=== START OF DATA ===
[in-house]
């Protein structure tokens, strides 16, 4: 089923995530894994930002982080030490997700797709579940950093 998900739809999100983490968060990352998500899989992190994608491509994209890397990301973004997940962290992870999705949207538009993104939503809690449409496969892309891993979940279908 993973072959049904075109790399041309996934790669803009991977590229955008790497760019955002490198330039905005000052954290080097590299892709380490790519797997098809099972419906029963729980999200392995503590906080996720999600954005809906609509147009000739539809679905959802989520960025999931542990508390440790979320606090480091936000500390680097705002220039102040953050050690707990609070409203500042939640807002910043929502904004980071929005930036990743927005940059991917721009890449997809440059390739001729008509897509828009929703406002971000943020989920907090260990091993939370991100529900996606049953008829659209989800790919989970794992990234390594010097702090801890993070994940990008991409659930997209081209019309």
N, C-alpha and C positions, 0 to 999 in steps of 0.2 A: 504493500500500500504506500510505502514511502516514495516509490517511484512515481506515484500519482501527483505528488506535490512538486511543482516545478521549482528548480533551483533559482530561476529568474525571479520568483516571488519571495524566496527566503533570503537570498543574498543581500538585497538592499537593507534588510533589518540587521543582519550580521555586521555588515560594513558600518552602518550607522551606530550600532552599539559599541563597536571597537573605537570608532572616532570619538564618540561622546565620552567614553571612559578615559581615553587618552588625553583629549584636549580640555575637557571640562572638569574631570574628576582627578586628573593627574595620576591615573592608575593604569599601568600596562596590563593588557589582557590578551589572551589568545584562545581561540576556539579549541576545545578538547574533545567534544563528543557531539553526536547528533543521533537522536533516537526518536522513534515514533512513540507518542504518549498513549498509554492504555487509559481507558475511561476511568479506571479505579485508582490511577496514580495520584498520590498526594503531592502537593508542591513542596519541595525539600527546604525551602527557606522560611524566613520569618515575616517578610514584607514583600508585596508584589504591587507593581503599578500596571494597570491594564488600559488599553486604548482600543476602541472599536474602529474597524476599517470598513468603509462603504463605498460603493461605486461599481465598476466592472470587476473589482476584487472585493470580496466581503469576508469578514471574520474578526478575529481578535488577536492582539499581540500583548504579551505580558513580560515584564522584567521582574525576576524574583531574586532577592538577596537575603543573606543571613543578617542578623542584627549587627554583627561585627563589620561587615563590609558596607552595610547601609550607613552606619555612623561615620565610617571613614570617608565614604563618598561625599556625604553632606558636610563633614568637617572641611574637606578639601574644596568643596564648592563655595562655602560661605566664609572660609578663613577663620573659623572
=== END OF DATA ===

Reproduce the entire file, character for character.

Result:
[in-house]
């Protein structure tokens, strides 16, 4: 089923995530894994930002982080030490997700797709579940950093 998900739809999100983490968060990352998500899989992190994608491509994209890397990301973004997940962290992870999705949207538009993104939503809690449409496969892309891993979940279908 993973072959049904075109790399041309996934790669803009991977590229955008790497760019955002490198330039905005000052954290080097590299892709380490790519797997098809099972419906029963729980999200392995503590906080996720999600954005809906609509147009000739539809679905959802989520960025999931542990508390440790979320606090480091936000500390680097705002220039102040953050050690707990609070409203500042939640807002910043929502904004980071929005930036990743927005940059991917721009890449997809440059390739001729008509897509828009929703406002971000943020989920907090260990091993939370991100529900996606049953008829659209989800790919989970794992990234390594010097702090801890993070994940990008991409659930997209081209019309």
N, C-alpha and C positions, 0 to 999 in steps of 0.2 A: 504493500500500500504506500510505502514511502516514495516509490517511484512515481506515484500519482501527483505528488506535490512538486511543482516545478521549482528548480533551483533559482530561476529568474525571479520568483516571488519571495524566496527566503533570503537570498543574498543581500538585497538592499537593507534588510533589518540587521543582519550580521555586521555588515560594513558600518552602518550607522551606530550600532552599539559599541563597536571597537573605537570608532572616532570619538564618540561622546565620552567614553571612559578615559581615553587618552588625553583629549584636549580640555575637557571640562572638569574631570574628576582627578586628573593627574595620576591615573592608575593604569599601568600596562596590563593588557589582557590578551589572551589568545584562545581561540576556539579549541576545545578538547574533545567534544563528543557531539553526536547528533543521533537522536533516537526518536522513534515514533512513540507518542504518549498513549498509554492504555487509559481507558475511561476511568479506571479505579485508582490511577496514580495520584498520590498526594503531592502537593508542591513542596519541595525539600527546604525551602527557606522560611524566613520569618515575616517578610514584607514583600508585596508584589504591587507593581503599578500596571494597570491594564488600559488599553486604548482600543476602541472599536474602529474597524476599517470598513468603509462603504463605498460603493461605486461599481465598476466592472470587476473589482476584487472585493470580496466581503469576508469578514471574520474578526478575529481578535488577536492582539499581540500583548504579551505580558513580560515584564522584567521582574525576576524574583531574586532577592538577596537575603543573606543571613543578617542578623542584627549587627554583627561585627563589620561587615563590609558596607552595610547601609550607613552606619555612623561615620565610617571613614570617608565614604563618598561625599556625604553632606558636610563633614568637617572641611574637606578639601574644596568643596564648592563655595562655602560661605566664609572660609578663613577663620573659623572